Know Your Tennis Rackets

So, you’ve decided to take up tennis. You’re all set with breathable, comfortable clothes and shoes, and your lessons have been booked, but what about the star of the game? The tool that will help you win or lose. The racket. Tennis Rackets can be found in three basic types: control, power, and in-between. It’s helpful to understand how a racket is assembled before you start looking at types, however; since each type is determined by a racket’s construction.

Understanding Racket Anatomy

  • Head and Sweet Spot. The area inside the head frame, where the strings are, is called the strung surface. This area always contains a sweet spot—where the woven strings create the most power for the least amount of effort. The sweet spot is the tennis player’s favorite area of the racket.

  • Beam. The beam is the area on either side of the head. The beam does not increase the length or width of a racket, but it does increase the racket’s thickness.

  • Throat and Shaft. An open throat design has become the standard in rackets, nearly eliminating the traditional lollipop construction, a closed throat design.

  • Grip. At the end of the shaft is the grip. Racket grips range in diameter from 4 to 4-5/8 inches around. Grip size is purely a matter of comfort, there are no hard and fast rules for choosing one.

  • Butt Cap. The butt cap, which is found at the tail end of the racket, will not impact your play. Most manufacturers put their logo on the butt cap.

  • Overall Length. A longer racket gives the player more reach to the ball, and can give a little more power, especially on the serve. Added length does increase control difficulty—better timing and eye-hand coordination, to meet the ball with the sweet spot, is needed.

  • Weight. With the advent of space-age materials in recent years, rackets have lost a lot of weight. Nowadays their unstrung weights fall between nine and twelve ounces.

Control Racket (aka Player’s Racket)

These rackets focus on a player’s skill level. Power assistance is sacrificed for control and the ability to place the ball more accurately. A player using a control racket should have developed the necessary technique, form, fitness, and skill to generate their own power when needed. Control rackets are the primary type used by many seasoned and professional tennis players. While these rackets are geared toward higher level tennis players, their characteristics can also be beneficial for hard hitting players who are trying to reign in their game.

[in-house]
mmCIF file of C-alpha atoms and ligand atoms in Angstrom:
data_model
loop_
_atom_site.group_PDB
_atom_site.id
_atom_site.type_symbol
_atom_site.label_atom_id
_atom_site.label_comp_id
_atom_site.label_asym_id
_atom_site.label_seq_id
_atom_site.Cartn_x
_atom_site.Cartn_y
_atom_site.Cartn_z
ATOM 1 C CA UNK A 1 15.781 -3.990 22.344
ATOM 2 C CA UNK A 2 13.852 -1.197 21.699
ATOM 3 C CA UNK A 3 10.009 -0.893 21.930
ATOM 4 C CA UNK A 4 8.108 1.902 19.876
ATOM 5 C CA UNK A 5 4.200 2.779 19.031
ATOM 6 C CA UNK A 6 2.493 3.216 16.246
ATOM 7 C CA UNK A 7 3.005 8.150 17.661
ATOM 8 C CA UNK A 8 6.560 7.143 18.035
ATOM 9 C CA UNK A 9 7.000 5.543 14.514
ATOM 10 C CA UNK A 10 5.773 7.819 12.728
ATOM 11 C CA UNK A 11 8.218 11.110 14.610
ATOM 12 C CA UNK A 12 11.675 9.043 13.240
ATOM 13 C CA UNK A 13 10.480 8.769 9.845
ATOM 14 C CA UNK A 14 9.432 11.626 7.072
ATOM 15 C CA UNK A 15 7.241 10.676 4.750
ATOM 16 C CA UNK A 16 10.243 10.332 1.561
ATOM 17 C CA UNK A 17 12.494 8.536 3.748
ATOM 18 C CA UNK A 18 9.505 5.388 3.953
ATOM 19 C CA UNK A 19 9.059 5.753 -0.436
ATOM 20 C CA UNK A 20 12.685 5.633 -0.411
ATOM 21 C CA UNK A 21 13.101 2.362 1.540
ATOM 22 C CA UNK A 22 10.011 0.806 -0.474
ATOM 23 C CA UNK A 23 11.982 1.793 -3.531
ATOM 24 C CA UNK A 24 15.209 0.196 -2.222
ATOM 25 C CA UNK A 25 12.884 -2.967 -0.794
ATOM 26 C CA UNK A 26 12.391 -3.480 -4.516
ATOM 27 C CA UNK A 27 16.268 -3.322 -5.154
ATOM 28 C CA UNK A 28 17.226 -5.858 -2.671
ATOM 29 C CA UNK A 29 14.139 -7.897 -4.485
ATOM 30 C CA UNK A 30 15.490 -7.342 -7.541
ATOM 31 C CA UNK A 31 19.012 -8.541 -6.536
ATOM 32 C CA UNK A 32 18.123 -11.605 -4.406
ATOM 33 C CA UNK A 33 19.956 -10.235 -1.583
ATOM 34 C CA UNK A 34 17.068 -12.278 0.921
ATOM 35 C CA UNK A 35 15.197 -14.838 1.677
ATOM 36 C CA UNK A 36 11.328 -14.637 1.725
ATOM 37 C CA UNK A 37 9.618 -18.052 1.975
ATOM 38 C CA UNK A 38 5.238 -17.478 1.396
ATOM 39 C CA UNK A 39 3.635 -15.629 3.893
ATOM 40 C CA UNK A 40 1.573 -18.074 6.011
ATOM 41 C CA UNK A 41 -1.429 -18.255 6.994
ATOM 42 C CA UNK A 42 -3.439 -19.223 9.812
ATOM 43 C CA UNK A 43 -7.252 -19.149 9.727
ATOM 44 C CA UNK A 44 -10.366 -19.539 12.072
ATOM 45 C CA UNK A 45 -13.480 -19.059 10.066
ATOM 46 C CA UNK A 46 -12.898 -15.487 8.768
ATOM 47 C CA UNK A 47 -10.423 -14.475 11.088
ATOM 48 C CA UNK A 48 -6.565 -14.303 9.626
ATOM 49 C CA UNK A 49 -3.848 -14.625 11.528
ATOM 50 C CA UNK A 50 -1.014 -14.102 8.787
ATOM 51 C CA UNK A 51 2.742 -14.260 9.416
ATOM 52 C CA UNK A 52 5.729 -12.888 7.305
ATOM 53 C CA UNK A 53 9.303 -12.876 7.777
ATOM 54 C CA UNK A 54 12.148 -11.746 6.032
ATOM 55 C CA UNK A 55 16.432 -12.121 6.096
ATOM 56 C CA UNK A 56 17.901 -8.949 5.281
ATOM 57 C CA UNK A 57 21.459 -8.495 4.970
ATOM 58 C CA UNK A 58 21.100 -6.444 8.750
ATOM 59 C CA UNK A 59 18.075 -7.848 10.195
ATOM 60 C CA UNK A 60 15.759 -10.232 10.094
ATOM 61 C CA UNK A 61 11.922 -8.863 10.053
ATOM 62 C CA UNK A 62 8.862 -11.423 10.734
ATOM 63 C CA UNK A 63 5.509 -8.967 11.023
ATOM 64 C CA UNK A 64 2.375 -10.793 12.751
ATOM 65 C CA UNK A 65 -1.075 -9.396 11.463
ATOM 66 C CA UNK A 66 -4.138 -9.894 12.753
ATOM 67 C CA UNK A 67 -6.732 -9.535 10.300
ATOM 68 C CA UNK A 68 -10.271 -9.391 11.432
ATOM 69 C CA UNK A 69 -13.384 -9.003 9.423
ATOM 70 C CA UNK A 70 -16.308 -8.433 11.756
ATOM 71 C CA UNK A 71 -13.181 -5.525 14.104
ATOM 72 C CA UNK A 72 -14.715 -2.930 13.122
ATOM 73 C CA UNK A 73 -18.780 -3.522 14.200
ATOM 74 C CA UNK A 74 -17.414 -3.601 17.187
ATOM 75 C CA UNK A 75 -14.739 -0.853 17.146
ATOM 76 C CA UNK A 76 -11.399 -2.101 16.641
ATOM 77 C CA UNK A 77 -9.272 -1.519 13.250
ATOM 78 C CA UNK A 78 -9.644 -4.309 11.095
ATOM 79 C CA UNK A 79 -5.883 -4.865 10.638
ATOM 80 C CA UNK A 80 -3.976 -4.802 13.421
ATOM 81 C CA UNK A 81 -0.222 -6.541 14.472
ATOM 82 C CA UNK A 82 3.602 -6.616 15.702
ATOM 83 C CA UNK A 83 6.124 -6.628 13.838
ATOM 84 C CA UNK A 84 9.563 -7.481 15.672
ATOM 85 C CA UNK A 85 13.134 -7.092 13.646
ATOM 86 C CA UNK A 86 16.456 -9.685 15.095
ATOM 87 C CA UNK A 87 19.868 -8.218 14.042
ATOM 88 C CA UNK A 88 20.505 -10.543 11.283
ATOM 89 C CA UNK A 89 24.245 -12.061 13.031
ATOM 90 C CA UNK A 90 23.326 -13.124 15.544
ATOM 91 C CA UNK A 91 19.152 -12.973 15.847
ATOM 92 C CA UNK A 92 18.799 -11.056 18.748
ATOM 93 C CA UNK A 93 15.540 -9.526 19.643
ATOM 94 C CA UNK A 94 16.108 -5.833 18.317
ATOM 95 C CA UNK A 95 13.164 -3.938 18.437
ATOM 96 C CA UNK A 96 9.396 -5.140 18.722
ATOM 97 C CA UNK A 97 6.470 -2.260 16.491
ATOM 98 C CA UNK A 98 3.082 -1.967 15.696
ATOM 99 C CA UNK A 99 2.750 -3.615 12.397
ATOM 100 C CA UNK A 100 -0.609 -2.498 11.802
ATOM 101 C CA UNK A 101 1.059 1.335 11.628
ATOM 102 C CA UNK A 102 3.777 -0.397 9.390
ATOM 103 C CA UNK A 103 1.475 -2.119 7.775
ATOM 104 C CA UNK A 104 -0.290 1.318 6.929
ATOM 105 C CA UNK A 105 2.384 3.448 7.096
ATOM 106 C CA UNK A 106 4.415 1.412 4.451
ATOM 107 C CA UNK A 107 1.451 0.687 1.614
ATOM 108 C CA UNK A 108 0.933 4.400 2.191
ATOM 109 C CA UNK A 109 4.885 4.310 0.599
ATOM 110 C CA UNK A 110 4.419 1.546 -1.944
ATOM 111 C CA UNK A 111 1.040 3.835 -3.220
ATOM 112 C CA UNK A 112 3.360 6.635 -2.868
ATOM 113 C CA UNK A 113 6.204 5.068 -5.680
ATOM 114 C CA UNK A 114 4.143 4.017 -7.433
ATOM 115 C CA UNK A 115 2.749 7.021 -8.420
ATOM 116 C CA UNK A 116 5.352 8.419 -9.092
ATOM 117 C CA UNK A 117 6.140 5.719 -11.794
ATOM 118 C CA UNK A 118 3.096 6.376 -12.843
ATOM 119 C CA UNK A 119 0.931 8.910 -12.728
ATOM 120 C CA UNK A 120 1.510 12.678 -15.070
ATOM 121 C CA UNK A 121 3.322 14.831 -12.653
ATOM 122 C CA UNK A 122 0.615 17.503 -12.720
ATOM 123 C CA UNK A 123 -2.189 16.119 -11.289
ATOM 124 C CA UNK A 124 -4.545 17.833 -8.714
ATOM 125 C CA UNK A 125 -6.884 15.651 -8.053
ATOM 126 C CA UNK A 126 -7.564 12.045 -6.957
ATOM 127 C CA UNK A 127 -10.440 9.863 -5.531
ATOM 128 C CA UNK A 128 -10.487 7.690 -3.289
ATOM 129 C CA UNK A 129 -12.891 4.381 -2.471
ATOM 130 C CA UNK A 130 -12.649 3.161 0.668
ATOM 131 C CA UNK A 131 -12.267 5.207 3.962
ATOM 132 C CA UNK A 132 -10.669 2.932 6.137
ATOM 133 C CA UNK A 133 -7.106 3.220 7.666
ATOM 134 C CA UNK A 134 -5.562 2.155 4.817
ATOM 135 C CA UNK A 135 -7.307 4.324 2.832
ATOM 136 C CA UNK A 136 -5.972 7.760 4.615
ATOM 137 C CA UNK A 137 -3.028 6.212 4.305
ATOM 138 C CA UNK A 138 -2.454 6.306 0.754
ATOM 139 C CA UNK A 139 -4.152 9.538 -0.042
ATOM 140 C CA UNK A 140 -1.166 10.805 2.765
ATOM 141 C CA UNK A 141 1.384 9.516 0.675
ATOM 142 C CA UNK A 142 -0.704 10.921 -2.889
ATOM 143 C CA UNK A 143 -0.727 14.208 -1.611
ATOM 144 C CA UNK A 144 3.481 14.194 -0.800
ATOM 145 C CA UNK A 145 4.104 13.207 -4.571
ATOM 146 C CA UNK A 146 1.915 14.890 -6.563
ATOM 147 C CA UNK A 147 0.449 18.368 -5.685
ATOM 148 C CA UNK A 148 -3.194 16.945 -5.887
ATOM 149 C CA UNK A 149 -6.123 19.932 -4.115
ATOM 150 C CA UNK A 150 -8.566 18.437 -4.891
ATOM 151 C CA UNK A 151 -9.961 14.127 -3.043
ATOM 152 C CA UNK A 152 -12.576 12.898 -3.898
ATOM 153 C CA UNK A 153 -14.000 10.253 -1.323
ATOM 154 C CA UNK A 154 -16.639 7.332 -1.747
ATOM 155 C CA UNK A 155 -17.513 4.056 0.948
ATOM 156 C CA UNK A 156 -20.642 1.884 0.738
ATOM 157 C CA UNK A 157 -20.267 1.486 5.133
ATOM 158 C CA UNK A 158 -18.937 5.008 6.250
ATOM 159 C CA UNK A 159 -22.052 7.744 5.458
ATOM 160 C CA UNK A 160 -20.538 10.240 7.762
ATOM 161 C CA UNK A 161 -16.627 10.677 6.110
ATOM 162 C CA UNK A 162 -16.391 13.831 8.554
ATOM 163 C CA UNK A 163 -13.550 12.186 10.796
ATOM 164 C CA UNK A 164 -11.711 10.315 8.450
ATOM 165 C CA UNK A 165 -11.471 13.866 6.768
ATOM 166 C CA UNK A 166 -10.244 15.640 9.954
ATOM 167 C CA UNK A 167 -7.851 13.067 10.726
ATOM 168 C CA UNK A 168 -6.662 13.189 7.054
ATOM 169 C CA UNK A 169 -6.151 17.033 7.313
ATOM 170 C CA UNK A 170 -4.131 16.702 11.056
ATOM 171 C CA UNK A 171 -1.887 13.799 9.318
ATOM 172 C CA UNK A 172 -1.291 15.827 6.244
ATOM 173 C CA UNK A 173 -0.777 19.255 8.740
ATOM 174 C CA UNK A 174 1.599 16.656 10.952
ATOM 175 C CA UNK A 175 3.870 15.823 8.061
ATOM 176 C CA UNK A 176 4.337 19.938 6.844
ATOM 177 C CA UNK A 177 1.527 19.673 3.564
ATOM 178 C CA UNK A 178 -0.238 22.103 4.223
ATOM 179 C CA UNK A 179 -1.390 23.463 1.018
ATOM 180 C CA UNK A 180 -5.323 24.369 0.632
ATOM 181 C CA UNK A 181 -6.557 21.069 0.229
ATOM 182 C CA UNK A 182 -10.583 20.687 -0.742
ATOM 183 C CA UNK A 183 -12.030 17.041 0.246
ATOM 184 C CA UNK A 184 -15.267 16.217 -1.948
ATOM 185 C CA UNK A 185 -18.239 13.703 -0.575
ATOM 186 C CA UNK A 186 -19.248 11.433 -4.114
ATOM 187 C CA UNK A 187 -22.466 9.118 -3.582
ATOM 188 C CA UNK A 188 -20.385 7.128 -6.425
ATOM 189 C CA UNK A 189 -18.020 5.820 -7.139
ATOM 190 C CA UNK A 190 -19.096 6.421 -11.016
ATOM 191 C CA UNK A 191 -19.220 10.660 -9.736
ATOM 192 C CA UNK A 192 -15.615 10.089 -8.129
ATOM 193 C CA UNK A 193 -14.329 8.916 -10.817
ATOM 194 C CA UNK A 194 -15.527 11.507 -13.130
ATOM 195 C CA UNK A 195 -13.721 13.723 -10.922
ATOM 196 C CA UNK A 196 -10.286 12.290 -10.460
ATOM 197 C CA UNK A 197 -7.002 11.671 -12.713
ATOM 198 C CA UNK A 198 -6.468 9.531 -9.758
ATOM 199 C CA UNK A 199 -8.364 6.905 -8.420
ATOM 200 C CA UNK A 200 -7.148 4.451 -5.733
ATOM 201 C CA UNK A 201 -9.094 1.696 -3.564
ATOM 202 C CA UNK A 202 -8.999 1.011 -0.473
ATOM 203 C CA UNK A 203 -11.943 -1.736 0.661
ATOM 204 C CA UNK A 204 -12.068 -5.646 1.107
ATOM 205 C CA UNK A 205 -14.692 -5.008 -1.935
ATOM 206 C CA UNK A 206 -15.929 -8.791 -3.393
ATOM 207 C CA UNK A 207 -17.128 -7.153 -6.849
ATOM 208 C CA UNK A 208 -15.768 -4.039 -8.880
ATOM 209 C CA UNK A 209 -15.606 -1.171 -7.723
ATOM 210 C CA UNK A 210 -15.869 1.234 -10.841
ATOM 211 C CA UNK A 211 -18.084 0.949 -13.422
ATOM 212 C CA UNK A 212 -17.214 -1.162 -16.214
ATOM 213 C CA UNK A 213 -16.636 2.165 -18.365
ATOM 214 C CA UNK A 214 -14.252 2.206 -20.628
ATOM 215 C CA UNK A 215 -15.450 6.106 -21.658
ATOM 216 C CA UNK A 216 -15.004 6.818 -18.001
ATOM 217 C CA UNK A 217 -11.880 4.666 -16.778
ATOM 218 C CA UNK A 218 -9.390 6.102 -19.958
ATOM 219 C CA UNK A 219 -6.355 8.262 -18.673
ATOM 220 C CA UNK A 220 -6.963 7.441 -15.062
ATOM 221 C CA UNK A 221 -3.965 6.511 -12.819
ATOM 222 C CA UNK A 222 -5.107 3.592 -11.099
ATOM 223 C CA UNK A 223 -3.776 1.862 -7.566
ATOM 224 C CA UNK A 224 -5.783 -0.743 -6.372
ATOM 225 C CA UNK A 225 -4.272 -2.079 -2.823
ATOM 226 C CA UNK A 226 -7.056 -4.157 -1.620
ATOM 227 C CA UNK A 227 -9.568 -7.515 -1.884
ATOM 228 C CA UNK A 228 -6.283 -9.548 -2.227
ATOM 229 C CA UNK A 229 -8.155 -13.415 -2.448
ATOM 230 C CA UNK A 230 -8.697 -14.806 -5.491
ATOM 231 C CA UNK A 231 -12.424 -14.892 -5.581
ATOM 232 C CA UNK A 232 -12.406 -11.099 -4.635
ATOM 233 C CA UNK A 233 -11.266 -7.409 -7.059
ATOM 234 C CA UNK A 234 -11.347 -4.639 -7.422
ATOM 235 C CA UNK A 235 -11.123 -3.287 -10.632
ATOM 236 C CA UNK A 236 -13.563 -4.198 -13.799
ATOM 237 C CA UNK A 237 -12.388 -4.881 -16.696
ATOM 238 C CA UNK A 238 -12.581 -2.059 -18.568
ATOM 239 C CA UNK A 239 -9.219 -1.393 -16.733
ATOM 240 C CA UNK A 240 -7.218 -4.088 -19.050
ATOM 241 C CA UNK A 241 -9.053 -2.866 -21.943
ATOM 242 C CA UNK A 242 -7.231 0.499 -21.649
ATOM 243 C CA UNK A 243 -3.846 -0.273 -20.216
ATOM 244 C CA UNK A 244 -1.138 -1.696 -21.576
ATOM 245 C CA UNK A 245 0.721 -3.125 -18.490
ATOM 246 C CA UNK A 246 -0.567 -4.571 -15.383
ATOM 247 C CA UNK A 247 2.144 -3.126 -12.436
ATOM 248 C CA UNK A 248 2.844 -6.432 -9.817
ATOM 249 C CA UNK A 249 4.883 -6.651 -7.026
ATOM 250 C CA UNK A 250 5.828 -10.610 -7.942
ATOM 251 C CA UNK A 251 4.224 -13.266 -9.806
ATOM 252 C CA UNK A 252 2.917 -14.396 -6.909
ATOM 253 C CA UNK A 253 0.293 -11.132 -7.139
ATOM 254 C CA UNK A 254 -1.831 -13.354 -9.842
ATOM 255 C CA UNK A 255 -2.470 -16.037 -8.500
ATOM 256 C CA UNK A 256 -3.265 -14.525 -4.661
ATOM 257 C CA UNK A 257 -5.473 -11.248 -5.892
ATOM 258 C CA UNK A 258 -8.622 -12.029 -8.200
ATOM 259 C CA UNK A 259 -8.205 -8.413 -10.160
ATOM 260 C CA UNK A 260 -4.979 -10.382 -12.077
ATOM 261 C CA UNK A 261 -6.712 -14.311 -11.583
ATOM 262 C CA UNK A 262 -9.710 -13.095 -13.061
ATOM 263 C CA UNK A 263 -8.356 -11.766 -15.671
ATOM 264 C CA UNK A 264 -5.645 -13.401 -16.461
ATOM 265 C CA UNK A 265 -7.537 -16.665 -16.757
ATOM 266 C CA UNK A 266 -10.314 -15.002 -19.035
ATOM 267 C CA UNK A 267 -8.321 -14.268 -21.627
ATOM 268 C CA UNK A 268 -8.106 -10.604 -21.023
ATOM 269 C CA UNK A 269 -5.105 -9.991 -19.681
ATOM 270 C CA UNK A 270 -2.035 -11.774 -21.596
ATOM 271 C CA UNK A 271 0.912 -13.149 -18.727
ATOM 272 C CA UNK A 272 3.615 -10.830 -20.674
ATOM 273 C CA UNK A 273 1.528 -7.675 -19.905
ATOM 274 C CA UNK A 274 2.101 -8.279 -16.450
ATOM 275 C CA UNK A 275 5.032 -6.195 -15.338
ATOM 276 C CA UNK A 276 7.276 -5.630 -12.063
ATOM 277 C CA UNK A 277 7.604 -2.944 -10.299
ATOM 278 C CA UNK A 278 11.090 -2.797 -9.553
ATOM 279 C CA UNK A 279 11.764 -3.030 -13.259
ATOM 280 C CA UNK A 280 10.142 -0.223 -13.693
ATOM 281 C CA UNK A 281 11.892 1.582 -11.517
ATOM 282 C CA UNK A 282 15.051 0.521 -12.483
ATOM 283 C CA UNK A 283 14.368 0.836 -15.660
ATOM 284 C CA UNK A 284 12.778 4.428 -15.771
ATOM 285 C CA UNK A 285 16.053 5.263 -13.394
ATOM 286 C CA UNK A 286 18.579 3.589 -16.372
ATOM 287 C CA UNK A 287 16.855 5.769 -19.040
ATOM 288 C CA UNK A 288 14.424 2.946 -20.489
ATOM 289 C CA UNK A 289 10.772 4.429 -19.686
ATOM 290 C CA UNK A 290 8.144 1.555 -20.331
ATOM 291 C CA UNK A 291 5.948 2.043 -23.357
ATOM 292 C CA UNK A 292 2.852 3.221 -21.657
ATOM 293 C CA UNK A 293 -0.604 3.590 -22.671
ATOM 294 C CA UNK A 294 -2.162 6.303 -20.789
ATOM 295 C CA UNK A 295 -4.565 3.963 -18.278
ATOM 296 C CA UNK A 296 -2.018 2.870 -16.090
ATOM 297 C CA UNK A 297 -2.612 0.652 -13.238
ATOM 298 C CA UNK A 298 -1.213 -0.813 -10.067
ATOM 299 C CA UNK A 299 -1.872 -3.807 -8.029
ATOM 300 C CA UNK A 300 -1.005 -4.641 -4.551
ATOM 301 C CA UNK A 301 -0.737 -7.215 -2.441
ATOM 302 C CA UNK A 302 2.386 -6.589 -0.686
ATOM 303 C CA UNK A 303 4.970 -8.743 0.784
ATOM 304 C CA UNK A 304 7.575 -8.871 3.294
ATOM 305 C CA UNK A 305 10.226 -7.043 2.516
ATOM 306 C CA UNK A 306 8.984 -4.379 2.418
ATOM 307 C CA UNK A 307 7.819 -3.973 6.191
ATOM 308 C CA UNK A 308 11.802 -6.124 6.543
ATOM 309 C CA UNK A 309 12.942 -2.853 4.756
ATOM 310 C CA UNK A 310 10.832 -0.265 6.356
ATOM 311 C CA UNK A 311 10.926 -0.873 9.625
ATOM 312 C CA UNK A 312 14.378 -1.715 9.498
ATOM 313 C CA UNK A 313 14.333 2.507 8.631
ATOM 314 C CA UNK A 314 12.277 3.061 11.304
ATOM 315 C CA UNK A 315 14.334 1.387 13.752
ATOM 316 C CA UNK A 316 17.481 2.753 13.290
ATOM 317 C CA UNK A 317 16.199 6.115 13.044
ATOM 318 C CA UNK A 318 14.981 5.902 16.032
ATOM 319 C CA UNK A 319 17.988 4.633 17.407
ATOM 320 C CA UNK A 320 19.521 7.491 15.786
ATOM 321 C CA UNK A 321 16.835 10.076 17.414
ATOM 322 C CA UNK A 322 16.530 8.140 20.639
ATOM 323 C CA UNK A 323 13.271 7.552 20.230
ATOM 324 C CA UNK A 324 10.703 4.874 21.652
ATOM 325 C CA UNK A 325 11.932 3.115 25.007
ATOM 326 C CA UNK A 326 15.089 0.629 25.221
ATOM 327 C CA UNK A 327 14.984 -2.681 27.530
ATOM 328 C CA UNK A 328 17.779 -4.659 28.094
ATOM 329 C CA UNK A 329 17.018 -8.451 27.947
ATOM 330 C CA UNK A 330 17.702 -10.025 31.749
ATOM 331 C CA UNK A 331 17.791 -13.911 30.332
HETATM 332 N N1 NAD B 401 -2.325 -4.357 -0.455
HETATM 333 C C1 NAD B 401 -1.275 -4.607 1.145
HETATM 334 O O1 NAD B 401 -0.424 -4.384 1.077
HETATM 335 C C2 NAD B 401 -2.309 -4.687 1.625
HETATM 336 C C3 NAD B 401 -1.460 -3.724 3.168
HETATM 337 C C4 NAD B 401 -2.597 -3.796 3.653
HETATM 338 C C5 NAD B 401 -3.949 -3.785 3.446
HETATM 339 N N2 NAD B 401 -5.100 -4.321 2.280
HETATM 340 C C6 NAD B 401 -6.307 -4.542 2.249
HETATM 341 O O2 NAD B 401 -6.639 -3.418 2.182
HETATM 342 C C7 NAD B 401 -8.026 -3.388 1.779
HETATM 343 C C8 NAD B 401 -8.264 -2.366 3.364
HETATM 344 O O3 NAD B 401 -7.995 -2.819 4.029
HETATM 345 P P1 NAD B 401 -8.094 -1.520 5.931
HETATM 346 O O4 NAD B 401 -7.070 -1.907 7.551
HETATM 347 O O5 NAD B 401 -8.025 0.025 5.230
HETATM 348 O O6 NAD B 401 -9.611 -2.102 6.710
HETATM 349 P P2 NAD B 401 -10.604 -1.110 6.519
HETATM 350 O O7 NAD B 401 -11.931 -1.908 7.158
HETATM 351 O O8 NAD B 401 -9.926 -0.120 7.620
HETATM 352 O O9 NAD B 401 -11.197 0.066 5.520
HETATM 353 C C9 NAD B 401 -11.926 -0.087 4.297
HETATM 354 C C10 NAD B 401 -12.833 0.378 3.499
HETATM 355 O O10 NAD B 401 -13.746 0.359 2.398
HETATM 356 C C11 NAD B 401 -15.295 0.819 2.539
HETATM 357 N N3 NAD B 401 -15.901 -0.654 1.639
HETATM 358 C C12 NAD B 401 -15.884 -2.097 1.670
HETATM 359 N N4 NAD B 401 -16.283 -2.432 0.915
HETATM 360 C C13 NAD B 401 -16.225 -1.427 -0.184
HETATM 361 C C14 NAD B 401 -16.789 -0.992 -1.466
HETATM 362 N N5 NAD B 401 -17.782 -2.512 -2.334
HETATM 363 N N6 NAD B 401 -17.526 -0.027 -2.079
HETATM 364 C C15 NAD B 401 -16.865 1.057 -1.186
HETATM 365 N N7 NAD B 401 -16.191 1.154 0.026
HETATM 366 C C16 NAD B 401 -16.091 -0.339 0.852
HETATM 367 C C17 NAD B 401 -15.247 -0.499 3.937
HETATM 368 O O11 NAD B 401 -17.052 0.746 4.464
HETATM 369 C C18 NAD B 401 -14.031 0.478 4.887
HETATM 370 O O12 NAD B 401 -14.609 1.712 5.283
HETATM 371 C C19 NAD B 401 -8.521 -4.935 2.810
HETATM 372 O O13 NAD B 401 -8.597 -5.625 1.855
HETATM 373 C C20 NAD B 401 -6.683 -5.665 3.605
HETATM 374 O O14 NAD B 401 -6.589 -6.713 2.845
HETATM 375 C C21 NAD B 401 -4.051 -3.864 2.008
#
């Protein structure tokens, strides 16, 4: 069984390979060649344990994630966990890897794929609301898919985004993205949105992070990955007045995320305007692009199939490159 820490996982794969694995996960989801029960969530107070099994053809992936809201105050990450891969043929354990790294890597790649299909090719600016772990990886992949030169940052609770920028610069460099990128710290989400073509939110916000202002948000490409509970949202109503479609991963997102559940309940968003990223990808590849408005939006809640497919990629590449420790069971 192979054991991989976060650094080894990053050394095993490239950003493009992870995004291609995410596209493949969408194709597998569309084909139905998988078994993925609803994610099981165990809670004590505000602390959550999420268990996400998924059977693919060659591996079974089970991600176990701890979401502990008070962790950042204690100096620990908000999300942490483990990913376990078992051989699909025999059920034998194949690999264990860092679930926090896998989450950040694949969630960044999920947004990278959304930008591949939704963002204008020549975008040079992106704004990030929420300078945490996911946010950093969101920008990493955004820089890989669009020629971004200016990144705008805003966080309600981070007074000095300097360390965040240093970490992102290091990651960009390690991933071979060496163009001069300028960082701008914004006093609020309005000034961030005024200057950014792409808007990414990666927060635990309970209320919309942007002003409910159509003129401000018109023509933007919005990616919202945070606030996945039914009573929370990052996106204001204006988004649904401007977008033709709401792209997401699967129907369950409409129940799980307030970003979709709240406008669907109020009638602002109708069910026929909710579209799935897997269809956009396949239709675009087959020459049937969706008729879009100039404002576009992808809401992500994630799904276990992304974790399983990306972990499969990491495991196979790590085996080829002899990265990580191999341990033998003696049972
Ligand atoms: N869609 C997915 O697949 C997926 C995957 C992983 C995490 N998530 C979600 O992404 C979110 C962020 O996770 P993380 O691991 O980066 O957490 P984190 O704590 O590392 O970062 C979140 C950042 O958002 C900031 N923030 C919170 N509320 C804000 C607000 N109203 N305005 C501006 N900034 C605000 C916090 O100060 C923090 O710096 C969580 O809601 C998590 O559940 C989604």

• A small head (provides less ‘spring’ therefore less power)

  • Shorter in length (provides less overall leverage but greater flexibility and control when swinging)

  • Flexible frame (allows the ball to sit on the racket longer resulting in more control)

  • Heavier construction (allows player more control when hitting)

Because of the control racket’s core characteristics, it’s important to note they can be harder on your arm and shoulder. Not only are they heavier but because they rely on the player to generate the power.

Power Racket

These types of tennis rackets are often recommended for beginners who’ve not yet developed proper technique, form, and skill to generate their own power. Their design allows for more oomph with less effort. Also a great choice for smaller players, like women and children, who just don’t have the necessary strength to generate the power they want.

  • An oversized head

  • Large in length

  • Stiff frame

  • Lighter construction

In-between Racket

These rackets tend to be favored as ‘all-around’ rackets because they provide a nice blend of power and control for a wide range of players and skill levels. A great choice for recreational players as well as beginners and younger players who’ve outgrown their existing racket and are looking for a bit more control.

  • Mid-sized head

  • Mid-sized length, though typically airing on the longer side

  • Semi-stiff

  • Mid-weight construction, though typically airing on the lighter side

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